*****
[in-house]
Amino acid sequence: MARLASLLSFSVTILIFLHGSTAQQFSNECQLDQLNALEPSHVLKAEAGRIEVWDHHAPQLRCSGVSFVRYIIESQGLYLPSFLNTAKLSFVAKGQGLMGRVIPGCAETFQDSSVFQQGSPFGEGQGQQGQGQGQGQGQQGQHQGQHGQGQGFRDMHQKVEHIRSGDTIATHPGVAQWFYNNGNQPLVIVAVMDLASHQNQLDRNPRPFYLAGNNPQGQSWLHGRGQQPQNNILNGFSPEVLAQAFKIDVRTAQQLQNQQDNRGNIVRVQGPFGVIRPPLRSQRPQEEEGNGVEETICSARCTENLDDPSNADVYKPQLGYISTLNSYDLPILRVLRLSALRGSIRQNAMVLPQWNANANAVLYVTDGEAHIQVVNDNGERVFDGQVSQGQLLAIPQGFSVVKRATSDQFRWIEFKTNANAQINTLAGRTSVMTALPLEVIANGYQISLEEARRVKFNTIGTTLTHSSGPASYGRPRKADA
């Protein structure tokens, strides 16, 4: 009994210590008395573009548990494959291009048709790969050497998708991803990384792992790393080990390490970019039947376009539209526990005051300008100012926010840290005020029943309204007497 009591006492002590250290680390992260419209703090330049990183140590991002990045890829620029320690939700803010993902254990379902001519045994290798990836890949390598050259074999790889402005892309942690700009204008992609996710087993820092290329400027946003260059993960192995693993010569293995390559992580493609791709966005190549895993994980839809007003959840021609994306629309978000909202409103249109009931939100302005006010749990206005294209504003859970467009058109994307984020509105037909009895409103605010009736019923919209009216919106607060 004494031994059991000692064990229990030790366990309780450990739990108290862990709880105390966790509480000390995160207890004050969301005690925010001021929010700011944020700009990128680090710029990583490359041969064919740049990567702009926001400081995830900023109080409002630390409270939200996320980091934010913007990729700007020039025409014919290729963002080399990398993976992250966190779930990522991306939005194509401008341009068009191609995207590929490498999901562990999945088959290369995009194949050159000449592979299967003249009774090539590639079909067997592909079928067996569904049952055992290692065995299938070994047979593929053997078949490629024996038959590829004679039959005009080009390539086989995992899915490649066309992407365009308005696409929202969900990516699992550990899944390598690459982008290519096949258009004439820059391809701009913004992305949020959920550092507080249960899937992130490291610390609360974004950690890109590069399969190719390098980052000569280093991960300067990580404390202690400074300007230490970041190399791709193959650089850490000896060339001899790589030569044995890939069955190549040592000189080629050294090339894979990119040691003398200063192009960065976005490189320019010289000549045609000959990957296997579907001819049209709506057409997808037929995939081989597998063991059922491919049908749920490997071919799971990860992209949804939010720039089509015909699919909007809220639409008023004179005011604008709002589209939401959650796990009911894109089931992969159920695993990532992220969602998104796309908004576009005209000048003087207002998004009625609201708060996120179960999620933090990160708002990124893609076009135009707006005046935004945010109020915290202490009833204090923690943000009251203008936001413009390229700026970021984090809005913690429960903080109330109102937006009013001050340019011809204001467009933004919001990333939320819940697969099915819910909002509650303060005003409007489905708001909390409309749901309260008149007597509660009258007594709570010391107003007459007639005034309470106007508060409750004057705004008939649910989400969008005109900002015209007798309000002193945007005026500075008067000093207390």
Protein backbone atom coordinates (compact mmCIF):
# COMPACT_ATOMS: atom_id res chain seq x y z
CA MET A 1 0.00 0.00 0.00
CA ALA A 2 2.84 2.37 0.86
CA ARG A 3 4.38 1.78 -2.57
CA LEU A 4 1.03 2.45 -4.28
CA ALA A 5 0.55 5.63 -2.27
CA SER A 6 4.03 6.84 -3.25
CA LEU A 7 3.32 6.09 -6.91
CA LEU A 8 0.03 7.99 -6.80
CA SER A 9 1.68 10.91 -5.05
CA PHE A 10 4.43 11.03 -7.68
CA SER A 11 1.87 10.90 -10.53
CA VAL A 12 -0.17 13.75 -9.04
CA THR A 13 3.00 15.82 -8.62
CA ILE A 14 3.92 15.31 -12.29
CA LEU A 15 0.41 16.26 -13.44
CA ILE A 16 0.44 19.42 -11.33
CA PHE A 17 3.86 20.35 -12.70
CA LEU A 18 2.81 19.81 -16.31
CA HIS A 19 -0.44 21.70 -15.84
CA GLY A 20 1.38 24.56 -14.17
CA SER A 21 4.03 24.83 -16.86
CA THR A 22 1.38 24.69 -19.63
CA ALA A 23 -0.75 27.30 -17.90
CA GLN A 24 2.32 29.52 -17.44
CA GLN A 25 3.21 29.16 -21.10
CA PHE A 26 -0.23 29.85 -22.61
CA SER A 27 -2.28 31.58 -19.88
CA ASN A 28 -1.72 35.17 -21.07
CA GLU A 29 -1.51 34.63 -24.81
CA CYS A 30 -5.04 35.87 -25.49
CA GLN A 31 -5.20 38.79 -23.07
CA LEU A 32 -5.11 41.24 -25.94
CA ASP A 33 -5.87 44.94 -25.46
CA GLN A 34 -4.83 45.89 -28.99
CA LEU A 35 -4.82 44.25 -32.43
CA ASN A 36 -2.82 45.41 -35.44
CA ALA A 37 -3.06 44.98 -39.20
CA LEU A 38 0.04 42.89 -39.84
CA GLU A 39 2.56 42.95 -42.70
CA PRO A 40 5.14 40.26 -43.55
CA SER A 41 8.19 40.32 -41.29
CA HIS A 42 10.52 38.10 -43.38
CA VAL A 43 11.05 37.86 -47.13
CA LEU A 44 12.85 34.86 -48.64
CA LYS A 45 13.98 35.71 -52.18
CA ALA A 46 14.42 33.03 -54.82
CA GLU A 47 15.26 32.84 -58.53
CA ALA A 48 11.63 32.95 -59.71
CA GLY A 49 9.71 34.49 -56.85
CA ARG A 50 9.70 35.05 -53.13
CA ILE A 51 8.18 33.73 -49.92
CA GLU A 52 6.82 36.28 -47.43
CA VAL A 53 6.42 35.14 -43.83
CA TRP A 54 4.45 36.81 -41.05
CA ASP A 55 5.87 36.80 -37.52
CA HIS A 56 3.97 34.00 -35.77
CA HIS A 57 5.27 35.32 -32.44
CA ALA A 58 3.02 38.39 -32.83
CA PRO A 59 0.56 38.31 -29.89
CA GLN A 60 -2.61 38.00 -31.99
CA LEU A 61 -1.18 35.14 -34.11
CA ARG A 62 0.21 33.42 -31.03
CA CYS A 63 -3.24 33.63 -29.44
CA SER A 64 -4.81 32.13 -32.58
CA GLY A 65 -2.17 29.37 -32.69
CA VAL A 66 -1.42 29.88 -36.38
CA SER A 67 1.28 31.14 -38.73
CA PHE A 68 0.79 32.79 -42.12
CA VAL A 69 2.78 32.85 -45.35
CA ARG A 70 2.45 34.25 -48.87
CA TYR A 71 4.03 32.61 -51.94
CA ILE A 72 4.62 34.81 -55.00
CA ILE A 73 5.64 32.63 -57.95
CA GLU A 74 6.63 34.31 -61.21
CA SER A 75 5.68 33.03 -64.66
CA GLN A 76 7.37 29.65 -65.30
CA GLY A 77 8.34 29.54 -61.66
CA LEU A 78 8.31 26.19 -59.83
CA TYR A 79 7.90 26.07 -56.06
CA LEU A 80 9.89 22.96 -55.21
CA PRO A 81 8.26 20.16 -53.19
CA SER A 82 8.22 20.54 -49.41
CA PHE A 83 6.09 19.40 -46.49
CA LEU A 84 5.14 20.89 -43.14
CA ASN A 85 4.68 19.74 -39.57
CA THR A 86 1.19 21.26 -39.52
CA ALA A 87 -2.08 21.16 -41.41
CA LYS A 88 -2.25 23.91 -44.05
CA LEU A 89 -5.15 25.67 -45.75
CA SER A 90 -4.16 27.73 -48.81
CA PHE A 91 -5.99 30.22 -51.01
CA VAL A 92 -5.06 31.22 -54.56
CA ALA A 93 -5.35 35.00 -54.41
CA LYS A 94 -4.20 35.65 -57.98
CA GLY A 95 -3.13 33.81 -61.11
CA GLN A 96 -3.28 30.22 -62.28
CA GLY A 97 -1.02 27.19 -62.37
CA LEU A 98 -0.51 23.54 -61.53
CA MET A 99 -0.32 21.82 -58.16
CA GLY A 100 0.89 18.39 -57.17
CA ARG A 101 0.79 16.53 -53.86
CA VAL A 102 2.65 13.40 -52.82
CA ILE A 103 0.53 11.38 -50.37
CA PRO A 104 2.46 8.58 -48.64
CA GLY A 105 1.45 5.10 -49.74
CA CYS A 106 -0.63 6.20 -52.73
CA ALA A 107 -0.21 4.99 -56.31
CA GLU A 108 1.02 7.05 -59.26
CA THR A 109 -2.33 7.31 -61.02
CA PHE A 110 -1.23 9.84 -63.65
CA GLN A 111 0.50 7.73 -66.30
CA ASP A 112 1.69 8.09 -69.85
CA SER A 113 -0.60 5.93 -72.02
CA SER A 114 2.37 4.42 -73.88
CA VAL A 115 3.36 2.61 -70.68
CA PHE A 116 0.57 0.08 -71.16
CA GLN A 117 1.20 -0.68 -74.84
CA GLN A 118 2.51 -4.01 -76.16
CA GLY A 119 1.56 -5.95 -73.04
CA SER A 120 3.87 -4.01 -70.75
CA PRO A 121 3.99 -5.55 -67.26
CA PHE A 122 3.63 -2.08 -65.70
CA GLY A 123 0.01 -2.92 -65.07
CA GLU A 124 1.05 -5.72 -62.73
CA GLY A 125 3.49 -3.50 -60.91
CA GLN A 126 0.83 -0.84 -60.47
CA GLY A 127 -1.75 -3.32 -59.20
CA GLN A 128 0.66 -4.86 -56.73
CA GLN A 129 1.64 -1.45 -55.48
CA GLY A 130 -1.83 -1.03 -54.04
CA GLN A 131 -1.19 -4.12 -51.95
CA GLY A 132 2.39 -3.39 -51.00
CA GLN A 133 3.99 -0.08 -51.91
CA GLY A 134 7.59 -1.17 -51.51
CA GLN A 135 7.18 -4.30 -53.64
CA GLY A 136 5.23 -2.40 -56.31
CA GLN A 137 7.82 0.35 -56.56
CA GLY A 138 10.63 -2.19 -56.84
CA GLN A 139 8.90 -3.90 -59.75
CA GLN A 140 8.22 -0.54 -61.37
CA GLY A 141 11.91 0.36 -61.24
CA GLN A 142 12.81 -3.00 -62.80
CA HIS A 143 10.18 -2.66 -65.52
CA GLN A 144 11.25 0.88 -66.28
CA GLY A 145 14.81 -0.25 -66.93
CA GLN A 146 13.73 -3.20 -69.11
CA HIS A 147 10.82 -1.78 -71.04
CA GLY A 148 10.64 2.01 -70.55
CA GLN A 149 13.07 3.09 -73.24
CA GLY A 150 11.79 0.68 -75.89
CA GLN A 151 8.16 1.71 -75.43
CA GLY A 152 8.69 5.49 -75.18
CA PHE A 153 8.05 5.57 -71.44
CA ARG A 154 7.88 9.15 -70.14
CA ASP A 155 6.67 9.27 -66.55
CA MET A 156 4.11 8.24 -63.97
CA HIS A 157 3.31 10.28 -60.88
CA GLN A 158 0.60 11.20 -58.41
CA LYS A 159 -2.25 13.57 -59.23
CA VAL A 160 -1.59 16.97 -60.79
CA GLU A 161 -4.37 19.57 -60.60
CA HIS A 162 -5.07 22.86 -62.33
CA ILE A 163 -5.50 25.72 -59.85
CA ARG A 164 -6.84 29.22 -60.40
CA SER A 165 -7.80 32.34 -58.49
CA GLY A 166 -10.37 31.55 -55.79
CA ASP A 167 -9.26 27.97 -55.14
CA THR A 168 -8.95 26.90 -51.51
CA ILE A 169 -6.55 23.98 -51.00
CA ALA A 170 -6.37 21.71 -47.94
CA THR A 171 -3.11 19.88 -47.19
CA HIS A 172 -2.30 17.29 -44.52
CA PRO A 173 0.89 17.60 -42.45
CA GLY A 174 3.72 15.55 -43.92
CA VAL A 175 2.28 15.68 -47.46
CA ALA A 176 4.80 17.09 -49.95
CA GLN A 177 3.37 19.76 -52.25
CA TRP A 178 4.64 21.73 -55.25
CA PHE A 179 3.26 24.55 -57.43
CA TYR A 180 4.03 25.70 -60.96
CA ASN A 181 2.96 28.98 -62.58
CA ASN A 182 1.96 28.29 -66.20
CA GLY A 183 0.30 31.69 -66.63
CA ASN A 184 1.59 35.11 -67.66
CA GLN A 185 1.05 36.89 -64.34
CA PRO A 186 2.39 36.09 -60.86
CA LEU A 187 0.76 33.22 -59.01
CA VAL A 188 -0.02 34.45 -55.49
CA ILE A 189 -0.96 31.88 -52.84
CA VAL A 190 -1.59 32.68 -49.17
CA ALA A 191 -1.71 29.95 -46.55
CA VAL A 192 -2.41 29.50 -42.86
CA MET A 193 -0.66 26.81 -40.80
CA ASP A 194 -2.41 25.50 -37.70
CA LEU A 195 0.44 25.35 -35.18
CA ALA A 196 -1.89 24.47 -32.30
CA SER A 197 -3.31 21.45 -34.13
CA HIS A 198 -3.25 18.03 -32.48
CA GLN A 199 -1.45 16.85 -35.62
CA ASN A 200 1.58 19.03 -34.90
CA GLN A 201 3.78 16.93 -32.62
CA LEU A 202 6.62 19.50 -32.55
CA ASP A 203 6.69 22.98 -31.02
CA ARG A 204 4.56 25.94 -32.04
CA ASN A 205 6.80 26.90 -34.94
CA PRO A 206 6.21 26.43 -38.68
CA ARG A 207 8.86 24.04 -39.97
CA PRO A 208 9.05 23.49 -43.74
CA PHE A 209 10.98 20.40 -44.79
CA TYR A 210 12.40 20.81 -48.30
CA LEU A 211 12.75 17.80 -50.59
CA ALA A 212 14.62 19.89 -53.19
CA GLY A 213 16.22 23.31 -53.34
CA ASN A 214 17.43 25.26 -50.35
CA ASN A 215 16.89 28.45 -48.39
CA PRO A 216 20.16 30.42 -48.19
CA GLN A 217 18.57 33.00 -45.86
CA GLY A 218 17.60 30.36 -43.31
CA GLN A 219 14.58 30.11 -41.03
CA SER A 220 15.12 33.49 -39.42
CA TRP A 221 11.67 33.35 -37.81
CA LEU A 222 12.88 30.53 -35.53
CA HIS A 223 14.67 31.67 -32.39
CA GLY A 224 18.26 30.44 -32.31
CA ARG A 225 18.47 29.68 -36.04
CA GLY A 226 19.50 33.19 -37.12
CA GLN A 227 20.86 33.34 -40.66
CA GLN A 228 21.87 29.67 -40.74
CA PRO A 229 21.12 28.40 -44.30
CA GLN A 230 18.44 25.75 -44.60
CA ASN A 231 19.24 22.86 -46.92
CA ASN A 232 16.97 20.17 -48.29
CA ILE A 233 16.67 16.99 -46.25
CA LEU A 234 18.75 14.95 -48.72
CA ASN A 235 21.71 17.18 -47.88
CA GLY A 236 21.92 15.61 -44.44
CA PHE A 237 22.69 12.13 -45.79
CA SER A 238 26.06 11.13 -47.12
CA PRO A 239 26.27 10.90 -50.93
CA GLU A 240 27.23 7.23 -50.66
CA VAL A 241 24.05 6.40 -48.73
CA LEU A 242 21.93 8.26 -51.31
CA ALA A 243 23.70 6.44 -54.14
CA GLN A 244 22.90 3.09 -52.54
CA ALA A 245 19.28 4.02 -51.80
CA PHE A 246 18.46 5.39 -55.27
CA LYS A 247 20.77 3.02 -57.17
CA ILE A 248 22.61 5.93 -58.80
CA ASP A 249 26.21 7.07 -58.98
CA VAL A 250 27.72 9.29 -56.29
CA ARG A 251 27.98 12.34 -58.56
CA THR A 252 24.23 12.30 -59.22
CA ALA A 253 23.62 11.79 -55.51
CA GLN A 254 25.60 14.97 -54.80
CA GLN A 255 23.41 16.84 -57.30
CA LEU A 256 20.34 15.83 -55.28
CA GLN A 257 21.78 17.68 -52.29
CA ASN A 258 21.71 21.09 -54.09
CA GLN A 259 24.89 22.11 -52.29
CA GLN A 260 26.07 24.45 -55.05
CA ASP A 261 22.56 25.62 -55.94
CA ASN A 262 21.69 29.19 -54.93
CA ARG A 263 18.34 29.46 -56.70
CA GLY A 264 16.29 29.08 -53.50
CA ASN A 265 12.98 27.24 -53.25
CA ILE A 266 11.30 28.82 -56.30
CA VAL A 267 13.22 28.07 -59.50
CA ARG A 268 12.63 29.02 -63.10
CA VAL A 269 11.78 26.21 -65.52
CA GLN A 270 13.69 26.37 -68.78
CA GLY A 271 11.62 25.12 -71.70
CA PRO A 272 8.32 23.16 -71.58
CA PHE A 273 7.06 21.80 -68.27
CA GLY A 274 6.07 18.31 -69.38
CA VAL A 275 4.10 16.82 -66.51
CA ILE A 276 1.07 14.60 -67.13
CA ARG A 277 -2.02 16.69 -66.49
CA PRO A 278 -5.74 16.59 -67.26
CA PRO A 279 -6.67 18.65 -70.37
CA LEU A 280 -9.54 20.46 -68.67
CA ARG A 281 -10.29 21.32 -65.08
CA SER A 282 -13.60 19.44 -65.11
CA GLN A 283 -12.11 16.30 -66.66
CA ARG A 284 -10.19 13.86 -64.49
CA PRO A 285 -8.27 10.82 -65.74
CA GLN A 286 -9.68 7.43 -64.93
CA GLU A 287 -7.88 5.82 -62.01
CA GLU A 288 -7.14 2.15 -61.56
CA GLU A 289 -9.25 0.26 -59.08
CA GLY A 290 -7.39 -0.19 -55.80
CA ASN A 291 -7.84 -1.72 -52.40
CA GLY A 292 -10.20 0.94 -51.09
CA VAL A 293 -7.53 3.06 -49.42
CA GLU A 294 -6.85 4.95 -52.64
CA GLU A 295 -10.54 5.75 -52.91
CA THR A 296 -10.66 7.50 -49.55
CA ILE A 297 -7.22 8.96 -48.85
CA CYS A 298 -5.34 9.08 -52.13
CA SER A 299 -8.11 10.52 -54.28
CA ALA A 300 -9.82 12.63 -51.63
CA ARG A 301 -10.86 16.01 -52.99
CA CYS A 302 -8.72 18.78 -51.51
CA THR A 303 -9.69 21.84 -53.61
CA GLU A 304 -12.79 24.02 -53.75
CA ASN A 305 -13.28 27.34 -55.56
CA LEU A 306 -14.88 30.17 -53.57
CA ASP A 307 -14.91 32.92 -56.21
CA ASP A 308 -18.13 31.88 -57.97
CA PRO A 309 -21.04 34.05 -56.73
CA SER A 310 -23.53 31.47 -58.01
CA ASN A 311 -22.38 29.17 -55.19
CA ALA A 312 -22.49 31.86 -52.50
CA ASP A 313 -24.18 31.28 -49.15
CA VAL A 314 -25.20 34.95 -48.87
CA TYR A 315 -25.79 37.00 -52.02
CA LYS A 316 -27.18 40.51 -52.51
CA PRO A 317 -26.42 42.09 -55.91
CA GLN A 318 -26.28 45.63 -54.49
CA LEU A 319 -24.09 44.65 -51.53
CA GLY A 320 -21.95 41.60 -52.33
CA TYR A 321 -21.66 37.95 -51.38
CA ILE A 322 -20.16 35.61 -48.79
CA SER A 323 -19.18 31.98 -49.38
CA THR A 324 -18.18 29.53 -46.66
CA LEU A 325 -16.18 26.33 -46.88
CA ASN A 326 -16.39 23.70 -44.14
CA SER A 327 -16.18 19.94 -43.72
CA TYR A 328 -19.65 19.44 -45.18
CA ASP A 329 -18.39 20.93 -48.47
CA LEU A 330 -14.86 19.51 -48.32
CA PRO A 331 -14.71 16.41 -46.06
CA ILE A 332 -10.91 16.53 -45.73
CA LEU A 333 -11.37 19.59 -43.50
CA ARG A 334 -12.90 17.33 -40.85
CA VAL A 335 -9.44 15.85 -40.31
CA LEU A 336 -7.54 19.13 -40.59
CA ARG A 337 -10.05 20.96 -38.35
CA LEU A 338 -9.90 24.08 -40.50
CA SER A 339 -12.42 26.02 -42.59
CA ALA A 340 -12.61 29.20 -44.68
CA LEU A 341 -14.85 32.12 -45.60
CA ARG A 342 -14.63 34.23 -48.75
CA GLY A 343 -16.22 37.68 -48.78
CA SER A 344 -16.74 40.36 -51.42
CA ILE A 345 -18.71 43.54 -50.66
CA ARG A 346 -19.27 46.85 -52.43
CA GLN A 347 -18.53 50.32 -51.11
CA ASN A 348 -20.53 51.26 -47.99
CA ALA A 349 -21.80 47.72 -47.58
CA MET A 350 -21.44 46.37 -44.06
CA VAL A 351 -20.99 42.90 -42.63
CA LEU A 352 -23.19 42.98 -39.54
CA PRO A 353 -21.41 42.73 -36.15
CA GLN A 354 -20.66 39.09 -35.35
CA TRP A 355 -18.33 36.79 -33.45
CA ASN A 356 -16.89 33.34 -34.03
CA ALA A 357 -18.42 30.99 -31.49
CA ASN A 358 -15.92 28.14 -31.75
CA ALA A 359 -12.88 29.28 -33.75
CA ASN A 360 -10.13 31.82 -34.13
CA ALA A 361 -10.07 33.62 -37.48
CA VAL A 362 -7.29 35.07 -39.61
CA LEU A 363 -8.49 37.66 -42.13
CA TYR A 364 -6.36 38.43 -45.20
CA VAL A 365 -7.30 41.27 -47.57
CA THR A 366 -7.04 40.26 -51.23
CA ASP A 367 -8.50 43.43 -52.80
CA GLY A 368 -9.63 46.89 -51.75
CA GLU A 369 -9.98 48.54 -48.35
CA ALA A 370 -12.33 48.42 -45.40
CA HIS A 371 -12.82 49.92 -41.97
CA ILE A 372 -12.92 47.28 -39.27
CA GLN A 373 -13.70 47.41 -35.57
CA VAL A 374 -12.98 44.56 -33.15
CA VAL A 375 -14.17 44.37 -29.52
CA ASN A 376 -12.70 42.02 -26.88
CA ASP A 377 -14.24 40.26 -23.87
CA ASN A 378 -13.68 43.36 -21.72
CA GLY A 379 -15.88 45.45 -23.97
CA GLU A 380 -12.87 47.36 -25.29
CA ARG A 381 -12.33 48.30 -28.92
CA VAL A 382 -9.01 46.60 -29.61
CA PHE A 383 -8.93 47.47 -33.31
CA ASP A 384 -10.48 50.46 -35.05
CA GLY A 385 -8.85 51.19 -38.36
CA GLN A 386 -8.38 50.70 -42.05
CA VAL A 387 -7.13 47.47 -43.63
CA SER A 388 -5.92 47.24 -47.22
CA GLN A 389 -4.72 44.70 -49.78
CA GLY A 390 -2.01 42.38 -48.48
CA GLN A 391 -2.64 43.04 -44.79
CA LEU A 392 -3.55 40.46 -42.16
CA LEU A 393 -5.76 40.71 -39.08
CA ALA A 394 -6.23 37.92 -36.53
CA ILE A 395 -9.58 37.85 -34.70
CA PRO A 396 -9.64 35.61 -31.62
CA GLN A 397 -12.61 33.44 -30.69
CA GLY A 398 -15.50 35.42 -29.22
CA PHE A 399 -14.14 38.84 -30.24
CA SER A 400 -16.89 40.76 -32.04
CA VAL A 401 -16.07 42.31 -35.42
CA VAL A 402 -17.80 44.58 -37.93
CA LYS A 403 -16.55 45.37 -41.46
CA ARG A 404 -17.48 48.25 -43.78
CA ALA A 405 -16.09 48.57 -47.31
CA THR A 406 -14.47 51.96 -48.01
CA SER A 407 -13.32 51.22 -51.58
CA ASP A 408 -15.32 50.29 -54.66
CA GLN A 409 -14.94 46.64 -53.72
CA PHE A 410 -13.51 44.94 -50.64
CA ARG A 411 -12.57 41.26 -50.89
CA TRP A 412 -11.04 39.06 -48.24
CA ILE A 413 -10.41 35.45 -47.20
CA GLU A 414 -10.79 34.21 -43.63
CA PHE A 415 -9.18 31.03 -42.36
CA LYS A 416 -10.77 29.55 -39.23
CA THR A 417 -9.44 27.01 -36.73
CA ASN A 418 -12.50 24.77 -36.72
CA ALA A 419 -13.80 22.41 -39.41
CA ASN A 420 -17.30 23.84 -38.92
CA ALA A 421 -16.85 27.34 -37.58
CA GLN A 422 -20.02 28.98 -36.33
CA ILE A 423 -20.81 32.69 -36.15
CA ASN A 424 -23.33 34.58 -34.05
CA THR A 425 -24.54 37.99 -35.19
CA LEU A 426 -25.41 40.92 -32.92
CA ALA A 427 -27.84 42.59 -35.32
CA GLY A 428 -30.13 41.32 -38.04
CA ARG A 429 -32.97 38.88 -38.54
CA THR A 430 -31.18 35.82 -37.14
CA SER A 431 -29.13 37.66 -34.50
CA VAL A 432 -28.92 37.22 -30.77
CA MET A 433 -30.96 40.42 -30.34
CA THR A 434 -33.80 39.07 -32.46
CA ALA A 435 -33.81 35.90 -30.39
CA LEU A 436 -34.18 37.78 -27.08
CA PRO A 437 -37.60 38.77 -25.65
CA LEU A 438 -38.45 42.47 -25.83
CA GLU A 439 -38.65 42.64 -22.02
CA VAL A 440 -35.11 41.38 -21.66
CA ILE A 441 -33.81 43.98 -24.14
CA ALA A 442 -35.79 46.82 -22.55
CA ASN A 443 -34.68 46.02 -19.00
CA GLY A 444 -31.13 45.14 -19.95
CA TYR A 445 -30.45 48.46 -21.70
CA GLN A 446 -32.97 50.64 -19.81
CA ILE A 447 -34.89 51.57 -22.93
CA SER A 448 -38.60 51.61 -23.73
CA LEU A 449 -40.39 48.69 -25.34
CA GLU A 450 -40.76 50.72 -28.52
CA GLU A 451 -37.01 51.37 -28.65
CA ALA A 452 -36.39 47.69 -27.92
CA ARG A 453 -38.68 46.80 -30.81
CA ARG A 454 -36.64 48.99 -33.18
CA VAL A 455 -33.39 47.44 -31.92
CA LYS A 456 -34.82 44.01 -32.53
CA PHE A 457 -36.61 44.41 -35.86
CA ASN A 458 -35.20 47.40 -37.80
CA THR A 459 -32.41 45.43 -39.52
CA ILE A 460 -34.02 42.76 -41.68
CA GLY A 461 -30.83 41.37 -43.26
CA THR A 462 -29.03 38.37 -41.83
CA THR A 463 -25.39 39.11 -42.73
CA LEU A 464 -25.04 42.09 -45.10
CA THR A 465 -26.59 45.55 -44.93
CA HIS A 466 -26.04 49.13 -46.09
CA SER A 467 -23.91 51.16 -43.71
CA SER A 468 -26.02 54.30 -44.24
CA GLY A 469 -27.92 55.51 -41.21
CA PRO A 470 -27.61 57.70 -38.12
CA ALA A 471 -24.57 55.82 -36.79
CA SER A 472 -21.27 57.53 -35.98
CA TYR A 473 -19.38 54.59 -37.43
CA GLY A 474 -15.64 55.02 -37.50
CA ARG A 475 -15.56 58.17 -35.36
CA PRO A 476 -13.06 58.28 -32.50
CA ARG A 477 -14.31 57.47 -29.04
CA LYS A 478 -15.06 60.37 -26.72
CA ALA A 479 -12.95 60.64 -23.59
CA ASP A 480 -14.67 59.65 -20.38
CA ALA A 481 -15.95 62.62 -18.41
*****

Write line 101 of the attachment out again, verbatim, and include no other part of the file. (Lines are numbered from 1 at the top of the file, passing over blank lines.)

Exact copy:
CA GLN A 96 -3.28 30.22 -62.28